Now Dr. Tom Carmichael and his team at the David Geffen School of Medicine at UCLA have developed a potential treatment for this, using stem cells that may help repair the damage caused by a white stroke. This was part of a CIRM-funded study (DISC2-12169 – $250,000).

Instead of trying to directly repair the damaged neurons, the brain nerve cells affected by a stroke, they are creating support cells called astrocytes, to help stimulate the body’s own repair mechanisms.

In a news release, Dr. Irene Llorente, the study’s first author, says these astrocytes play an important role in the brain.

“These cells accomplish many tasks in repairing the brain. We wanted to replace the cells that we knew were lost, but along the way, we learned that these astrocytes also help in other ways.”

The researchers took skin tissue and, using the iPSC method (which enables researchers to turn cells into any other kind of cell in the body) turned it into astrocytes. They then boosted the ability of these astrocytes to produce chemical signals that can stimulate healing among the cells damaged by the stroke.

These astrocytes were then not only able to help repair some of the damaged neurons, enabling them to once again communicate with other neurons, but they also helped another kind of brain cell called oligodendrocyte progenitor cells or OPCs. These cells help make a protective sheath around axons, which transmit electrical signals between brain cells. The new astrocytes stimulated the OPCs into repairing the protective sheath around the axons.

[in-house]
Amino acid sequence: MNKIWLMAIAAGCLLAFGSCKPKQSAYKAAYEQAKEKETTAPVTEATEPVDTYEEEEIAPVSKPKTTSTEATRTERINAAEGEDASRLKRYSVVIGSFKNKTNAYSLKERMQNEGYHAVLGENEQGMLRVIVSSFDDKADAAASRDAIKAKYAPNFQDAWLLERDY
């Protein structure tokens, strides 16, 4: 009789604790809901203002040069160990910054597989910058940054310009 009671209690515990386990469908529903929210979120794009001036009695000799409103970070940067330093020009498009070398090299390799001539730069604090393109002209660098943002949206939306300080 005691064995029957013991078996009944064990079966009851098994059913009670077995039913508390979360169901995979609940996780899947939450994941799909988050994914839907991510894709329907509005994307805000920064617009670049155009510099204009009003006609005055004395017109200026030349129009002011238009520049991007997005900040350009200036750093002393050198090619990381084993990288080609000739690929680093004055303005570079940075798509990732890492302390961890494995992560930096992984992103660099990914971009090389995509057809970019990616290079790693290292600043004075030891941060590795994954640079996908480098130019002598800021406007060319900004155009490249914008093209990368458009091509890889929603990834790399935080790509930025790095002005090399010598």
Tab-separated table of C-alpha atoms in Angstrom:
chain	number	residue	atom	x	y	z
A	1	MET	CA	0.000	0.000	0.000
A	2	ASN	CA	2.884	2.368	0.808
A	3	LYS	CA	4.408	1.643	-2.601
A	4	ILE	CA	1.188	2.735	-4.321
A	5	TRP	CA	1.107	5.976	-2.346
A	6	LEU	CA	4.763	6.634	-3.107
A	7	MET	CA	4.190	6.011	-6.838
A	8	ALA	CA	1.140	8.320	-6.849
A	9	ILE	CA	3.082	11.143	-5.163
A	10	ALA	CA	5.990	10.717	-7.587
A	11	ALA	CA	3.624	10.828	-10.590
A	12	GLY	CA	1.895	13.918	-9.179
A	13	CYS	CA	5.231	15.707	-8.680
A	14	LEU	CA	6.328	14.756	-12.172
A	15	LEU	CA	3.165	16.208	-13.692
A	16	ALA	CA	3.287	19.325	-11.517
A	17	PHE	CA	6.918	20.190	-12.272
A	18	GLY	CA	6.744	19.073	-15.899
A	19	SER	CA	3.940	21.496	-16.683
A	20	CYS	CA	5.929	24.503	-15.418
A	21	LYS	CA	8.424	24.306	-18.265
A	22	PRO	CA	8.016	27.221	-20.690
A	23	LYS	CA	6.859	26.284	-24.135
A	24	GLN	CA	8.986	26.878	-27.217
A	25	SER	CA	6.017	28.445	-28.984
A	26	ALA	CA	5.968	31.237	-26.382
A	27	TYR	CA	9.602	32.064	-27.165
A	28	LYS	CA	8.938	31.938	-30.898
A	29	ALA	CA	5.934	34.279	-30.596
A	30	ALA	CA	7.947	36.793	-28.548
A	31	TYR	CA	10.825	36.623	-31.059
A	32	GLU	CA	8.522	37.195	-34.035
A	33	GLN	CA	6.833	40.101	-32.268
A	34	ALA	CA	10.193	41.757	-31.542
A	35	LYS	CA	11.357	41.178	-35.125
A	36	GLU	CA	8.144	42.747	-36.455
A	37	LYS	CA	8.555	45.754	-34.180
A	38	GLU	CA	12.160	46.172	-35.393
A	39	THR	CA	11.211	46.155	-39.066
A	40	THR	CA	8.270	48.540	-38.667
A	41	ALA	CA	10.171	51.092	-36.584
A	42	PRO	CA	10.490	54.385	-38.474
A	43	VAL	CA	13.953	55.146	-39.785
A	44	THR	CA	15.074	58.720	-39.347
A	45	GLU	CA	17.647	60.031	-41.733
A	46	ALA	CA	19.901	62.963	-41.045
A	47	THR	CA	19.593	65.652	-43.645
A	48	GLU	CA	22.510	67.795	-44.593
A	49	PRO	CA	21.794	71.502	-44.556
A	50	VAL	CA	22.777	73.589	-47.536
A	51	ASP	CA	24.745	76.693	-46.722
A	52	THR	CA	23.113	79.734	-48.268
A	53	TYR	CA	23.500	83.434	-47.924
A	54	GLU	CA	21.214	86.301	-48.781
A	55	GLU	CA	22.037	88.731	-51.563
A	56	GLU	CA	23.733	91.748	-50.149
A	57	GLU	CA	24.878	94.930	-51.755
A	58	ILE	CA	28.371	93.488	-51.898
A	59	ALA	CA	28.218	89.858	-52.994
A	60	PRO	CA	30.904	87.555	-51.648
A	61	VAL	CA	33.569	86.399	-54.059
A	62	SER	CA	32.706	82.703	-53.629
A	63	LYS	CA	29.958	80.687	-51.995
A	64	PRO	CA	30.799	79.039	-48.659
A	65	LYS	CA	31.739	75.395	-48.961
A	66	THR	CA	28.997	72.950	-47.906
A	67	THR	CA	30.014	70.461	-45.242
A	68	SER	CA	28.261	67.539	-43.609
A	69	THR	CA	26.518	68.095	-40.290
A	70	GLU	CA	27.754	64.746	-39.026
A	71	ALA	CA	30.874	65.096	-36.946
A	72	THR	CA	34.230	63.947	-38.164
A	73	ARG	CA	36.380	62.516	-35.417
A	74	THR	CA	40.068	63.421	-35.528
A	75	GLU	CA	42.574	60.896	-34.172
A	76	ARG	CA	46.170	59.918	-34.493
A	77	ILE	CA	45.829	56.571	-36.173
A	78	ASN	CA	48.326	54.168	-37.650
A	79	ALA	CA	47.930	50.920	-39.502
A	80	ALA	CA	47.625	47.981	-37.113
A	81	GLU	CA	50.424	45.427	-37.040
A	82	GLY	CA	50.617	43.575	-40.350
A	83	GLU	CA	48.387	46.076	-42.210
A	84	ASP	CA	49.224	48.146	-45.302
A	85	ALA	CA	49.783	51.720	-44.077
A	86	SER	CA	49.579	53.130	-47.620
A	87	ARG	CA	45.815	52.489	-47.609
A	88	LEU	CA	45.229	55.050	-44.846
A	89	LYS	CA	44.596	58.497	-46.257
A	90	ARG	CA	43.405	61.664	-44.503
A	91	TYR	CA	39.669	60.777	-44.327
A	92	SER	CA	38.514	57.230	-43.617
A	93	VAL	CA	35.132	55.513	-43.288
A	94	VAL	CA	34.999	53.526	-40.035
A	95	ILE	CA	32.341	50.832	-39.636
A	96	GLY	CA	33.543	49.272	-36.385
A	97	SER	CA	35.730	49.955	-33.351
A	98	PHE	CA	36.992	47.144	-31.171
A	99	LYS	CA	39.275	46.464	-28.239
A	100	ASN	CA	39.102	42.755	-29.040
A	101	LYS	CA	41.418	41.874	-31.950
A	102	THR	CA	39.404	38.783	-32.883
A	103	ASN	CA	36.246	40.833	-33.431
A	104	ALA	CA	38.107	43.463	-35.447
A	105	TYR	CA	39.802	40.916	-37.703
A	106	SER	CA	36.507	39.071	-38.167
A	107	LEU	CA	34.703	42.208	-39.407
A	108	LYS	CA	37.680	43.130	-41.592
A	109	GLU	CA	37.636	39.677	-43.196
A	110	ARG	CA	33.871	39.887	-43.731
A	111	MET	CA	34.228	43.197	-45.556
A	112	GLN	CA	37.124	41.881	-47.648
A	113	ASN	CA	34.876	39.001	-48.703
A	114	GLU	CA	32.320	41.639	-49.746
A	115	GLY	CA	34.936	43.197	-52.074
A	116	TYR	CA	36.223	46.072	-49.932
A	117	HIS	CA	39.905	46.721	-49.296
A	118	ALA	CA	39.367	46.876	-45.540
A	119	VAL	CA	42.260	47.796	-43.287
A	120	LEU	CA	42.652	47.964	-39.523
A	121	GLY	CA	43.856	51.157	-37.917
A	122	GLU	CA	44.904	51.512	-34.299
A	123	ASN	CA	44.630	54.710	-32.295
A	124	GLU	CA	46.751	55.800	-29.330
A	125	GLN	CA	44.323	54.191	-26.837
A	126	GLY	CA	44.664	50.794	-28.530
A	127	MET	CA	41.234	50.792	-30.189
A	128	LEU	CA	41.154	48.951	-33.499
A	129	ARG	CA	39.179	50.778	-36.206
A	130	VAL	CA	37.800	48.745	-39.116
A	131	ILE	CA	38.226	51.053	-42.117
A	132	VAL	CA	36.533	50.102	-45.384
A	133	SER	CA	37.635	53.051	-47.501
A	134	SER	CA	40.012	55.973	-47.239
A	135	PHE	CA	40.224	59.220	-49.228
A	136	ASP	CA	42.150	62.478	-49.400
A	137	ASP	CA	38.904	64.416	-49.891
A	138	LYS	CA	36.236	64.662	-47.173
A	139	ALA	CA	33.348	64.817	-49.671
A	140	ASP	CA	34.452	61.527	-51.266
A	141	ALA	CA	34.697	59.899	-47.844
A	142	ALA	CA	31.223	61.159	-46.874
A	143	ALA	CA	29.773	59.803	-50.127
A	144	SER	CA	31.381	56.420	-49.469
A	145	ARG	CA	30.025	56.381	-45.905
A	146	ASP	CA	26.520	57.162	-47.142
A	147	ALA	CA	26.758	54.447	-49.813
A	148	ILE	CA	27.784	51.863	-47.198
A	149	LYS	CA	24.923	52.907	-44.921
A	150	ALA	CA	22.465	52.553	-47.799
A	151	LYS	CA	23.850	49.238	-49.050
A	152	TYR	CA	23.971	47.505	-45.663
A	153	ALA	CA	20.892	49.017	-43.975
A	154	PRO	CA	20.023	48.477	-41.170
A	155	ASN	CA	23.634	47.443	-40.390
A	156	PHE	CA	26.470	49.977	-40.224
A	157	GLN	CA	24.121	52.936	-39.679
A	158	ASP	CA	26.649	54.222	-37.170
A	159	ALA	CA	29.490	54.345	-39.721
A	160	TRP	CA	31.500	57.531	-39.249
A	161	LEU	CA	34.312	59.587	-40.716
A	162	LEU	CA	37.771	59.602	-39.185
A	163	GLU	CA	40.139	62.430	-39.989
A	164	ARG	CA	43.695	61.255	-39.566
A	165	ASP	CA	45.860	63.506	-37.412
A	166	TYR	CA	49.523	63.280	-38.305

Mice who had these astrocytes implanted in them showed improved memory and motor skills within four months of the treatment.  

And now the team have taken this approach one step further. They have developed a method of growing these astrocytes in large amounts, at very high quality, in a relatively short time. The importance of that is it means they can produce the number of cells needed to treat a person.

“We can produce the astrocytes in 35 days,” Llorente says. “This process allows rapid, efficient, reliable and clinically viable production of our therapeutic product.”

The next step is to chat with the Food and Drug Administration (FDA) to see what else they’ll need to do to show they are ready for a clinical trial.

The study is published in the journal Stem Cell Research.

An Open Letter to CIRM for World Sickle Cell Day

Nancy M. Rene

Dear CIRM,

World Sickle Cell Day is this Saturday June 19th. The goal of this day is to increase knowledge of the disease and understanding of the challenges faced.

It is a day that I greet with very mixed feelings.  I’m of course extremely grateful to CIRM for the time and money spent looking for a cure.  The work of doctors, of researchers, the courage of families in the sickle cell community who are taking part in studies, and of course those of you who worked so hard for the original funding for CIRM, I applaud all of you, yet it’s hard to wait for a cure.